Judge Limits ManorCare’s Defenses in False Claims Act Case

In April 2015, the federal government announced that it was intervening in a False Claims Act case against HCR ManorCare and other related companies for allegedly committing Medicare fraud in the provision of rehabilitation services.  The case is currently pending in the Federal District Court for the Eastern District of Virginia.

On September 8, 2015, the Court denied Defendants’ Motion to Dismiss, finding that the government had alleged sufficient facts to state a viable claim under the False Claims Act.

On October 9, 2015, the government filed a Motion to Strike various affirmative defenses that had been asserted by ManorCare.  The government argued that the striking of such defenses would help narrow the scope of discovery and avoid the improper litigation of defenses that should not apply in the case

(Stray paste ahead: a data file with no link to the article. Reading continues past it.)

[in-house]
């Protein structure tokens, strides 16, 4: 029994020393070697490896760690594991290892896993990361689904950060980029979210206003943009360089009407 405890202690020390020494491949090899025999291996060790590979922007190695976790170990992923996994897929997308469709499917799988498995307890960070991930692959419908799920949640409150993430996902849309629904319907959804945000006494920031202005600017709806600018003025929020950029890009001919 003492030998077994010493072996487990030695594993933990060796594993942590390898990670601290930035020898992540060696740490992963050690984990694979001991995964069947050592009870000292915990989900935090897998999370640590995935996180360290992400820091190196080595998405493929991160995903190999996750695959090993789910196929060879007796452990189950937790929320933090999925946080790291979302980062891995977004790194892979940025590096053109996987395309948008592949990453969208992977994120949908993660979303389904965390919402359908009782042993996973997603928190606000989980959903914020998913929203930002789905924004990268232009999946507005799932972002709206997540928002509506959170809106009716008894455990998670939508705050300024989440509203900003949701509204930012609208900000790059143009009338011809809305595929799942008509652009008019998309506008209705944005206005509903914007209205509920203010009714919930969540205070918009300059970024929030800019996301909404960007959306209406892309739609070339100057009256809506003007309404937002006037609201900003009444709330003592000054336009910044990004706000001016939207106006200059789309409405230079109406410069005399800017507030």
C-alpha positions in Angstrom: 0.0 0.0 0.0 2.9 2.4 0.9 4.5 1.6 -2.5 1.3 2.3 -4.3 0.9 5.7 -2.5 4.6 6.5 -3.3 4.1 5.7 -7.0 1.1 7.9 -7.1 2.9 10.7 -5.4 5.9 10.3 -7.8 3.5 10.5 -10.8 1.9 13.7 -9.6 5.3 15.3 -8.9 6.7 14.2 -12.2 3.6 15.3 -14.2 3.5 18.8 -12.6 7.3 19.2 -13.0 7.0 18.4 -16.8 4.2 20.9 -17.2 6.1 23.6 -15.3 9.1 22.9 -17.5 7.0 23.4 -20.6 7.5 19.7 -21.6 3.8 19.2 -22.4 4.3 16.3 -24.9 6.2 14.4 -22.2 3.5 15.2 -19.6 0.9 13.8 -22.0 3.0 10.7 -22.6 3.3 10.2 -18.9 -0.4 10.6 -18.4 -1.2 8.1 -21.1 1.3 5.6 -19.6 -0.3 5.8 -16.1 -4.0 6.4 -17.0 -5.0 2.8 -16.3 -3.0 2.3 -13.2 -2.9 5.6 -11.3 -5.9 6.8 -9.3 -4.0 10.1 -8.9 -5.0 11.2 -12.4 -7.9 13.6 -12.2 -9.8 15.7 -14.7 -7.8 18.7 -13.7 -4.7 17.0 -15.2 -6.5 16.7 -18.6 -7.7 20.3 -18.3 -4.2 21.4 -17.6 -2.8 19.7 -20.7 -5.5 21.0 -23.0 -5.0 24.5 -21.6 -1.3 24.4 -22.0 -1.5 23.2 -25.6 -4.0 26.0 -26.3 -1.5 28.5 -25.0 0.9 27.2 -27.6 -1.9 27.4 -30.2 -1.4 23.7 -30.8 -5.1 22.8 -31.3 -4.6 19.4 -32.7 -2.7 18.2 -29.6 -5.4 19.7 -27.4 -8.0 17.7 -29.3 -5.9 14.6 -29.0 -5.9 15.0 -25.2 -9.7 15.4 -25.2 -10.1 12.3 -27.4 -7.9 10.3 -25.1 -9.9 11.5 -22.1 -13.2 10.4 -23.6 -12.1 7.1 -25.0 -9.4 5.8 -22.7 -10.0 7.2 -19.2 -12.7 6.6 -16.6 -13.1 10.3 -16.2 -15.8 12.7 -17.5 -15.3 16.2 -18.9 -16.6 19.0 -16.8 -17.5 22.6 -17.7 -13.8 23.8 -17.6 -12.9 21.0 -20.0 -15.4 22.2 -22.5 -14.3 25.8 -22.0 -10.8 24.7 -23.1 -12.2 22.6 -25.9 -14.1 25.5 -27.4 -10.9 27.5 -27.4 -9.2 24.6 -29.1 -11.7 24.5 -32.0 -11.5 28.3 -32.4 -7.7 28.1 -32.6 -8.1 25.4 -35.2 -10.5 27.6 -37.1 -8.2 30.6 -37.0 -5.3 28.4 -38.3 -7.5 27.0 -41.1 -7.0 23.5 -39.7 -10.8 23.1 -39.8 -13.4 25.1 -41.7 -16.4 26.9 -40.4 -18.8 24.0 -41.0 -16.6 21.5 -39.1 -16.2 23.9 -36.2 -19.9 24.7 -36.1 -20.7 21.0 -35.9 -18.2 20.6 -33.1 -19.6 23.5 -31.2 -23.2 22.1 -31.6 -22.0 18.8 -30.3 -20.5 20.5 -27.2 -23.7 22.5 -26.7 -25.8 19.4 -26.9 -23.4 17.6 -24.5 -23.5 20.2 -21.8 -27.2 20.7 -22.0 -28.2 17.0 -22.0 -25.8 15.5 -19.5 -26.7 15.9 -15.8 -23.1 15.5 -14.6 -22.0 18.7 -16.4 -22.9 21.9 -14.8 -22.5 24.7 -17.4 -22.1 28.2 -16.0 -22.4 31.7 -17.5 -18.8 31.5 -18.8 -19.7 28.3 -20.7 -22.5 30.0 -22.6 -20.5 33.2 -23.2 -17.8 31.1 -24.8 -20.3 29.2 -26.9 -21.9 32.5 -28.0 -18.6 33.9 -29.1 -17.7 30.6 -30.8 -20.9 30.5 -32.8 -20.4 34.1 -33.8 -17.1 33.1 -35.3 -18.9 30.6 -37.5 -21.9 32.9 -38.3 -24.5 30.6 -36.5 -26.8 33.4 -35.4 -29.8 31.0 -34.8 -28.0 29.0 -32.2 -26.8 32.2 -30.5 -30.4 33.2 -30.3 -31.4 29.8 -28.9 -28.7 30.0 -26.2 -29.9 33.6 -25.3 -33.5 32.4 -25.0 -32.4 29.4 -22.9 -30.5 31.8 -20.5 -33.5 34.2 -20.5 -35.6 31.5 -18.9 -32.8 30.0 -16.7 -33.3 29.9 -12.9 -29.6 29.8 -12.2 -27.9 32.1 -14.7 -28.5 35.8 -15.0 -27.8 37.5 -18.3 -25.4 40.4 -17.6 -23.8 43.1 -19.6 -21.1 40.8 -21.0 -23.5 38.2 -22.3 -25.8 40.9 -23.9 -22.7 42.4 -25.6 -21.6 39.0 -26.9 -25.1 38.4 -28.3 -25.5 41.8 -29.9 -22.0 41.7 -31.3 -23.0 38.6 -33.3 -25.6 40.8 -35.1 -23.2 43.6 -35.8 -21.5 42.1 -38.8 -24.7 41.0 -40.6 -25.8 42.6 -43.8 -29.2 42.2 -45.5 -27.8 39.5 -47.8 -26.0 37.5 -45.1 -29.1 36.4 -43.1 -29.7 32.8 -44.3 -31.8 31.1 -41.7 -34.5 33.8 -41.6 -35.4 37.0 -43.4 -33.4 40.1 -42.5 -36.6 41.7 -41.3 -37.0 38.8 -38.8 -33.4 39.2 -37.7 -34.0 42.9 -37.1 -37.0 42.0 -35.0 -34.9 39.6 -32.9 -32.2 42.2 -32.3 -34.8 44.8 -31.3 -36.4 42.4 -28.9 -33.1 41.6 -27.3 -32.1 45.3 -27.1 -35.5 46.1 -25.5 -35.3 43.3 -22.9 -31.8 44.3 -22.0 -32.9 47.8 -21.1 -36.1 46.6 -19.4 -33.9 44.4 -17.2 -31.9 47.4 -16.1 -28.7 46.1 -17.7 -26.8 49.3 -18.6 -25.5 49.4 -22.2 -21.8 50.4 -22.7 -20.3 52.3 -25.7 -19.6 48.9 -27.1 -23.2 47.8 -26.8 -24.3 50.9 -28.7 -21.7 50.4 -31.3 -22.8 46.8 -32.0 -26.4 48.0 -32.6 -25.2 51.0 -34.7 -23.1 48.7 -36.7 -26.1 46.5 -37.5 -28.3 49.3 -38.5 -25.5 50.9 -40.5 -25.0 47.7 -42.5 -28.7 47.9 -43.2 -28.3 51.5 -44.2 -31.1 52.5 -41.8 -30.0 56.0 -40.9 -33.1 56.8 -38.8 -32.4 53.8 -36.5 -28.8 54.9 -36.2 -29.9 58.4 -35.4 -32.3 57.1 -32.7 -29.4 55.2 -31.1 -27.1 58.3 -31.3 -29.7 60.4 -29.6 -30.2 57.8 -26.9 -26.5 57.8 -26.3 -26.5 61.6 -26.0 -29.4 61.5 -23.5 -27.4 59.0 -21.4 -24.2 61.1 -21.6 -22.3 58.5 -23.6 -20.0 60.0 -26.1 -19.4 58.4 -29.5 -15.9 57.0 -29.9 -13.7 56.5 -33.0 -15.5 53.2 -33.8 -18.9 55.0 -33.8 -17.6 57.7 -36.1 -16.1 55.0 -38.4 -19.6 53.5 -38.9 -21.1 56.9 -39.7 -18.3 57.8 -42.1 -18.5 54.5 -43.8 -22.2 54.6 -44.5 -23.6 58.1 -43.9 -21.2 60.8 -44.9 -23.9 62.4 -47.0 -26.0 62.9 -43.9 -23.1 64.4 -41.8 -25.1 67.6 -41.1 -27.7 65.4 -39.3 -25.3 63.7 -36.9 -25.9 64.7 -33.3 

On December 8, 2015, Judge Claude M. Hilton granted the government’s Motion in large part, striking many of ManorCare’s defenses including estoppel, laches, waiver, failure to mitigate damages, unclean hands, damages too remote or speculative, public disclosure bar, accord and satisfaction and the statute of limitations.  The court also found that failure to plead fraud with specificity was not an appropriate affirmative defense.  The Court did not strike the affirmative defense of due process.

“This was another important legal victory for the government,” explains attorney Jeffrey J. Downey, who represents the lead whistleblower, an Occupational Therapist.   The Court also noted that the government need not even prove actual damages because the defendants could still be liable for civil penalties under the False Claims Act.  “Now that this motion is resolved, the next stage of this litigation will involve discovery” stated Downey.